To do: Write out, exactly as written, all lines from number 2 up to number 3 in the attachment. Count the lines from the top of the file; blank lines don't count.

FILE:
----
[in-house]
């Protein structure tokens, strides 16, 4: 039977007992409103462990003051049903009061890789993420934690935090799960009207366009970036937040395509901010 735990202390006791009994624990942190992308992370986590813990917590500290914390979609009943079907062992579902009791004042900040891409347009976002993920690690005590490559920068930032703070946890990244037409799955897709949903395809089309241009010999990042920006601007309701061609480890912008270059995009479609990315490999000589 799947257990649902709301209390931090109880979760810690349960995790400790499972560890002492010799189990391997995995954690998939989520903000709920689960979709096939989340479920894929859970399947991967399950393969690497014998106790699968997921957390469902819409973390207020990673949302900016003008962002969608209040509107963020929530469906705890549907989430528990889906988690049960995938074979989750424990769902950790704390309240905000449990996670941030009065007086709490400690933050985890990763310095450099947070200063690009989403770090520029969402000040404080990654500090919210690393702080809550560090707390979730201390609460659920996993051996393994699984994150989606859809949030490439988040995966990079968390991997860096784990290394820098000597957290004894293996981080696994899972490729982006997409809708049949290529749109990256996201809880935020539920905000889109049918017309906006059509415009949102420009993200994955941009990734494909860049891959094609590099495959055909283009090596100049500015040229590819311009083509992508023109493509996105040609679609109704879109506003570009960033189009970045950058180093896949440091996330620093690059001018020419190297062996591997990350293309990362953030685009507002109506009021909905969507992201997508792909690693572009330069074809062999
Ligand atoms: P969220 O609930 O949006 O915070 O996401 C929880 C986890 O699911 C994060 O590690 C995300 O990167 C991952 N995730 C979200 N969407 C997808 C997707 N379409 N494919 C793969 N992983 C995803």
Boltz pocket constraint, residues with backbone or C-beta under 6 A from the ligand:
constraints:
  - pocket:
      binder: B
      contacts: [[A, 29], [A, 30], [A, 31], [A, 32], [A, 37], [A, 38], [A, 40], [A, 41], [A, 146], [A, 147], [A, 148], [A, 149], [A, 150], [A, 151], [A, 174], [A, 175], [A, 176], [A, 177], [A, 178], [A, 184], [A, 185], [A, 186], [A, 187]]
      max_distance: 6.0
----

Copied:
């Protein structure tokens, strides 16, 4: 039977007992409103462990003051049903009061890789993420934690935090799960009207366009970036937040395509901010 735990202390006791009994624990942190992308992370986590813990917590500290914390979609009943079907062992579902009791004042900040891409347009976002993920690690005590490559920068930032703070946890990244037409799955897709949903395809089309241009010999990042920006601007309701061609480890912008270059995009479609990315490999000589 799947257990649902709301209390931090109880979760810690349960995790400790499972560890002492010799189990391997995995954690998939989520903000709920689960979709096939989340479920894929859970399947991967399950393969690497014998106790699968997921957390469902819409973390207020990673949302900016003008962002969608209040509107963020929530469906705890549907989430528990889906988690049960995938074979989750424990769902950790704390309240905000449990996670941030009065007086709490400690933050985890990763310095450099947070200063690009989403770090520029969402000040404080990654500090919210690393702080809550560090707390979730201390609460659920996993051996393994699984994150989606859809949030490439988040995966990079968390991997860096784990290394820098000597957290004894293996981080696994899972490729982006997409809708049949290529749109990256996201809880935020539920905000889109049918017309906006059509415009949102420009993200994955941009990734494909860049891959094609590099495959055909283009090596100049500015040229590819311009083509992508023109493509996105040609679609109704879109506003570009960033189009970045950058180093896949440091996330620093690059001018020419190297062996591997990350293309990362953030685009507002109506009021909905969507992201997508792909690693572009330069074809062999
Ligand atoms: P969220 O609930 O949006 O915070 O996401 C929880 C986890 O699911 C994060 O590690 C995300 O990167 C991952 N995730 C979200 N969407 C997808 C997707 N379409 N494919 C793969 N992983 C995803």